Do some of the books we read broaden my children’s views of the world?

Of course, the books that broaden your kids’ perspectives will depend on your actual perspective. My family knows a lot about winter weather and lobsters, but not as much about city buses and chopsticks. These titles give us the chance to talk about the world beyond our little corner:

Beebimbop

Bee-bim Bop!

by Linda Sue Park

The catchy rhyming text describes how a family prepares and eats a traditional Korean meal. My kids love to join in when we read it and the recipe in the back even inspired them to request bee-bim bop for dinner.


OneGreenApple

One Green Apple

by Eve Bunting

Farah, a new immigrant, navigates a school field trip to an apple orchard. Eve Bunting sensitively portrays her cultural confusion and limited English, and the immediate kindness displayed by her classmates is touching.


Laststoponmaple

Last Stop on Market Street

by Matt de la Pena

This title is deservingly well decorated with awards. CJ and his grandmother ride the city bus route to help out at a soup kitchen. CJ – with all his complaining – is relatable, and the story gives us so much to talk about.


Thestoryilltell

The Story I’ll Tell

by Nancy Tupper Ling

We’re expecting our fourth child, so my older kids are well-versed in the arrival of babies. This mother’s bedtime story about her child’s adoption from China captivates them, though, and initiates conversations about the many ways families are made.


Rainbowweaver

Rainbow Weaver/Tejedora del Acoiris

by Linda Elovitz Marshall

In her village in the mountains of Guatemala, Ixchel wants to weave like her mother. Thread is at a premium, so she has to improvise. She ends up twisting up colorful plastic bags, cleaning up her village in the process. This fascinating story – with its factual roots – offers a new viewpoint for everyone in our family.


Thisishowwedoit

This is How We Do It: One Day in the Lives of Seven Kids from Around the World

by Matt Lamothe

This book shares details of the lives of children in Italy, Japan, Peru, Uganda, Russia, India, and Iran, from what they eat for breakfast to what they play after school. It isn’t a new book concept, but this one is thoughtfully done. Whether we read just a few pages or the whole book, we all appreciate the diversity and the common connections.

Need more ideas for your family reading menu? Check out the following lists of diverse titles, including suggestions for older children: Where to Find Diverse Books from We Need Diverse Books and Books With Characters of Color from Commonsense Media.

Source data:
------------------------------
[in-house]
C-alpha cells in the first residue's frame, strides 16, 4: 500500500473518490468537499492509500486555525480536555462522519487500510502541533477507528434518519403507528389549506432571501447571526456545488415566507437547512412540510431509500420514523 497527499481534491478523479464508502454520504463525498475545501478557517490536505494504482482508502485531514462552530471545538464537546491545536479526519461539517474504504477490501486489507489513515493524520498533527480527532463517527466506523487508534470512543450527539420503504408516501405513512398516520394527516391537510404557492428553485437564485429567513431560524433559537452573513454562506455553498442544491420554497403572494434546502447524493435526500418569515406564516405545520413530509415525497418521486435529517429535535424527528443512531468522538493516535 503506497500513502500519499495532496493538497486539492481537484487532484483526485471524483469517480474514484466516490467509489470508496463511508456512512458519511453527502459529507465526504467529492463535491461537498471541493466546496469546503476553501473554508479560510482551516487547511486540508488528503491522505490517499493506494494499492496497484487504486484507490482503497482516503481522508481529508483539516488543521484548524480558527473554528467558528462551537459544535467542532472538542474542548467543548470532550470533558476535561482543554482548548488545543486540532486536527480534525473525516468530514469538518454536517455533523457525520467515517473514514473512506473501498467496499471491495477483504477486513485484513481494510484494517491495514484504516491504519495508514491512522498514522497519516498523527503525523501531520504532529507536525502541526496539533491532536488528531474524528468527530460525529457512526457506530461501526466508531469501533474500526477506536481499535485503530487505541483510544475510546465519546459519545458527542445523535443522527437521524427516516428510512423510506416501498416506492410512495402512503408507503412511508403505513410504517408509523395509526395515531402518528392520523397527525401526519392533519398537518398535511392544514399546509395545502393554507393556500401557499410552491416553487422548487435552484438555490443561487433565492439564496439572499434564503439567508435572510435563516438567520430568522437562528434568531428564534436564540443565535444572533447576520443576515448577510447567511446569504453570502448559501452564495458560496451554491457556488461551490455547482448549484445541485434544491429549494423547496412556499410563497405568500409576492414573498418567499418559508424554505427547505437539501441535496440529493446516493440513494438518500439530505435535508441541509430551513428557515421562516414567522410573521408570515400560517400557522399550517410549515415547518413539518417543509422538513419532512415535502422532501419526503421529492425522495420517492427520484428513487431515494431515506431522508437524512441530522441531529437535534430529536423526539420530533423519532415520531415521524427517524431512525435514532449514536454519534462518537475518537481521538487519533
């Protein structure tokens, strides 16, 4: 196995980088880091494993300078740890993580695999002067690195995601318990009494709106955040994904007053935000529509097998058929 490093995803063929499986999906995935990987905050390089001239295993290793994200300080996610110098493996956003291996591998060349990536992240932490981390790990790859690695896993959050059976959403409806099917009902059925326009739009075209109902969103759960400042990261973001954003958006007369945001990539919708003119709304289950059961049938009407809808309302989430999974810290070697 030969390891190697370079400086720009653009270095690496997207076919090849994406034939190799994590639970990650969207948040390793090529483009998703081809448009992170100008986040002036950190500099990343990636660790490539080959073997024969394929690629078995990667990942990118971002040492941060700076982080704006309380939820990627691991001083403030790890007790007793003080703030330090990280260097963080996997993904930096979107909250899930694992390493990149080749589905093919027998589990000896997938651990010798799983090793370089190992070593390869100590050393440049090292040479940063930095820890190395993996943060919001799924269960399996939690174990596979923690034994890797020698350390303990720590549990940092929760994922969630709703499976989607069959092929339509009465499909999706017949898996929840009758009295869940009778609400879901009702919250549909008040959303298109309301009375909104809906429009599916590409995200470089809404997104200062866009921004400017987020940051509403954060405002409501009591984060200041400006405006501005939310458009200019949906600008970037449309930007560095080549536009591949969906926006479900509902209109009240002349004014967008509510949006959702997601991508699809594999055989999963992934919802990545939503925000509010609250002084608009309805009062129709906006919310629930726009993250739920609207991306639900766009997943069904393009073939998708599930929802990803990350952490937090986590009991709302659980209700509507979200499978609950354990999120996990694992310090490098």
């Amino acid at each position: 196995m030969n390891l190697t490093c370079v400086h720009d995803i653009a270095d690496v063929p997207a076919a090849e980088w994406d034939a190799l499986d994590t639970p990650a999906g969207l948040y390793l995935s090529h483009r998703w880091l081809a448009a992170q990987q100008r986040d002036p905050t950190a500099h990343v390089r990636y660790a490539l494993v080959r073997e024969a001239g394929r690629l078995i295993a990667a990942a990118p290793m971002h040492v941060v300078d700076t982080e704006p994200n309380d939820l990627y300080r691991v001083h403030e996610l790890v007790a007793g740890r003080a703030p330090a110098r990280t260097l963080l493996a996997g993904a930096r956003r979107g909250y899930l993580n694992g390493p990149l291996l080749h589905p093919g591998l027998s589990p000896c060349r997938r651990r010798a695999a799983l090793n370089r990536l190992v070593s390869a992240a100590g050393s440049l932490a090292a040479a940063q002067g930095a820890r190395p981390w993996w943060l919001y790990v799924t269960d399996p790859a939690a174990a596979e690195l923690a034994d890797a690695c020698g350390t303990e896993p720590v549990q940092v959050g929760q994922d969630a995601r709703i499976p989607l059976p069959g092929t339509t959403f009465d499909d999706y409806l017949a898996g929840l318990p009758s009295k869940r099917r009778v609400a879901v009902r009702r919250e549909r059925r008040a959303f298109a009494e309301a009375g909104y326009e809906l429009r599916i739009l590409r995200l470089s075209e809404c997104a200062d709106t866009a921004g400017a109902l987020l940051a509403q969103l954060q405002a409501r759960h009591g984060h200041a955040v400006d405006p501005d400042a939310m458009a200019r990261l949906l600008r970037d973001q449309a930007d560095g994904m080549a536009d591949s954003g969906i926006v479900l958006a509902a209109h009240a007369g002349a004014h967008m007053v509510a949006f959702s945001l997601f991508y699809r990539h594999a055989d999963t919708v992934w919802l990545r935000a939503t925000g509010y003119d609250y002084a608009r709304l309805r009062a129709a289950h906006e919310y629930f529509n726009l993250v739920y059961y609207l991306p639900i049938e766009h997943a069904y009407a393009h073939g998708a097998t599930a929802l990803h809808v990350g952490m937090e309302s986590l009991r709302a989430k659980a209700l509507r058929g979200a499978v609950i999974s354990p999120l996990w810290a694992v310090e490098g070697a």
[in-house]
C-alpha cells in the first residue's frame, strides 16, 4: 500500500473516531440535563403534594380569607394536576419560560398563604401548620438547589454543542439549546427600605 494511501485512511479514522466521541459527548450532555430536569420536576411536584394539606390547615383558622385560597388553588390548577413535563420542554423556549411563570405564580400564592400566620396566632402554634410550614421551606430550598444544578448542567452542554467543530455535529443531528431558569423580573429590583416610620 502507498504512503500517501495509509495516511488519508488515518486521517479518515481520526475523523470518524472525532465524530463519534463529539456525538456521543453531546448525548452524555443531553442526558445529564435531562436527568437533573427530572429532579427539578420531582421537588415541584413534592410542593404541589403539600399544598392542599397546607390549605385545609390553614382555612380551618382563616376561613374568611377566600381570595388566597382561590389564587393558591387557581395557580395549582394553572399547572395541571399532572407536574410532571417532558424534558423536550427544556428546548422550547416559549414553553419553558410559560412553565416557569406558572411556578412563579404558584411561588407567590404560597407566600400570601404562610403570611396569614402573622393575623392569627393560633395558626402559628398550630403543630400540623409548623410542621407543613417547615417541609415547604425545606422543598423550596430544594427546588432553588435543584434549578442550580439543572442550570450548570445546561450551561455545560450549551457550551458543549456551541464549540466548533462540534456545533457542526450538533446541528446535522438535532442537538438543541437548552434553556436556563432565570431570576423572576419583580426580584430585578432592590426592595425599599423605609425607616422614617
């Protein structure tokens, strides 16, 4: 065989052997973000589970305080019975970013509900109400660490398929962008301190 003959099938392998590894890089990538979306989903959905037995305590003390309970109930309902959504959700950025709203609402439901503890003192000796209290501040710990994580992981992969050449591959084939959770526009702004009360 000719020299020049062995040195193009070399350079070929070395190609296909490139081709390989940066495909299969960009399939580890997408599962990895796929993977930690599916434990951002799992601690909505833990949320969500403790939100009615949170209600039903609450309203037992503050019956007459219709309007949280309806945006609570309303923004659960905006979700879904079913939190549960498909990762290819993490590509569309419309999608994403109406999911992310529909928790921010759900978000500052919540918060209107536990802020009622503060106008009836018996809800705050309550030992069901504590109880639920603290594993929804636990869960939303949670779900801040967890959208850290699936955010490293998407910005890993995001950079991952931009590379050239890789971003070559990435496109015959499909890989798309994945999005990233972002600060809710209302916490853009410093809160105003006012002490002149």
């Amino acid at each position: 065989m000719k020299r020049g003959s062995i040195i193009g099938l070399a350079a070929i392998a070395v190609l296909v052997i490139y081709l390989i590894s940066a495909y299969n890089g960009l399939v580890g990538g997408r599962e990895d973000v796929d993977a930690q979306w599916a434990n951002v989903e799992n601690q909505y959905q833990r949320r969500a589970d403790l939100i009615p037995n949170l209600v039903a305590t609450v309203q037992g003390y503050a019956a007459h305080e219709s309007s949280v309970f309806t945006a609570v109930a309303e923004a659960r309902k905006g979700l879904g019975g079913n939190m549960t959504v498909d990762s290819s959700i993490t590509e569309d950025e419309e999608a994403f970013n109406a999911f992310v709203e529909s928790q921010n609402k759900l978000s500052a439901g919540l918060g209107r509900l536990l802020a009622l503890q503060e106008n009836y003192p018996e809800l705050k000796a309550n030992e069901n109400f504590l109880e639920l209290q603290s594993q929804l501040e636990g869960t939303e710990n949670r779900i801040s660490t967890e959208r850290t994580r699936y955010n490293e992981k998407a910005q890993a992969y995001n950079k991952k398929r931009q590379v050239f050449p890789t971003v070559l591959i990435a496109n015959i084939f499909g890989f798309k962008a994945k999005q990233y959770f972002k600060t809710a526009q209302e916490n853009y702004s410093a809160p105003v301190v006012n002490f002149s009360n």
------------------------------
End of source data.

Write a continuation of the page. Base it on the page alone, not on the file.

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What You Need to Know About Protecting Your Kid From Identity Theft

With their squeaky-clean credit histories, our children’s data are the crown jewels to identity thieves.

It’s a standing joke that in the first week of school, parents have more homework than kids. One form our schools have always sent home is the permission slip for releasing directory information. Like me, perhaps you thought checking “no” and signing it was enough to keep your kids’ information safe. The sad truth is that most schools are under-equipped to keep our children’s data secure. After all, if big financial companies employing the latest in cybersecurity can’t keep our information safe, why should underfunded schools with out-of-date technology?
That should concern parents, because children are especially vulnerable to identity theft. With their squeaky-clean credit histories, our children’s data are the crown jewels to identity thieves. And the consequences aren’t pretty: identity thieves can use the data in multiple ways, like opening credit cards, obtaining government benefits and health care, using Social Security numbers to obtain identification for employment, applying for loans, and more. Once done, they can then sell it to other criminals.
Often, stolen identities are not discovered until it’s time for your teen to apply for an education loan or their first credit card. It can take years to repair damaged credit, and that can hamper your child’s ability to rent an apartment, apply for a loan, or even get a job. “Your credit touches virtually everything,” says John Sileo, a cybersecurity expert with The Sileo Group who has personally battled identity theft.
The New York Times, NBC News, and other outlets have reported that children as young as one-week-old have had their identities stolen. One young person who posted in an online forum for renting apartments in New York City expressed frustration with being unable to rent a place because his identity had been stolen as a teen.

A troubling trend

According to a Carnegie Mellon report, there were 11.7 million reported cases of identity theft in 2008. Researchers in the study looked at over 42,000 identity scans of children 18 and under and found that 10.2 percent had had Social Security numbers stolen – a rate that’s 51 times higher than the rate of adults who experienced the same theft.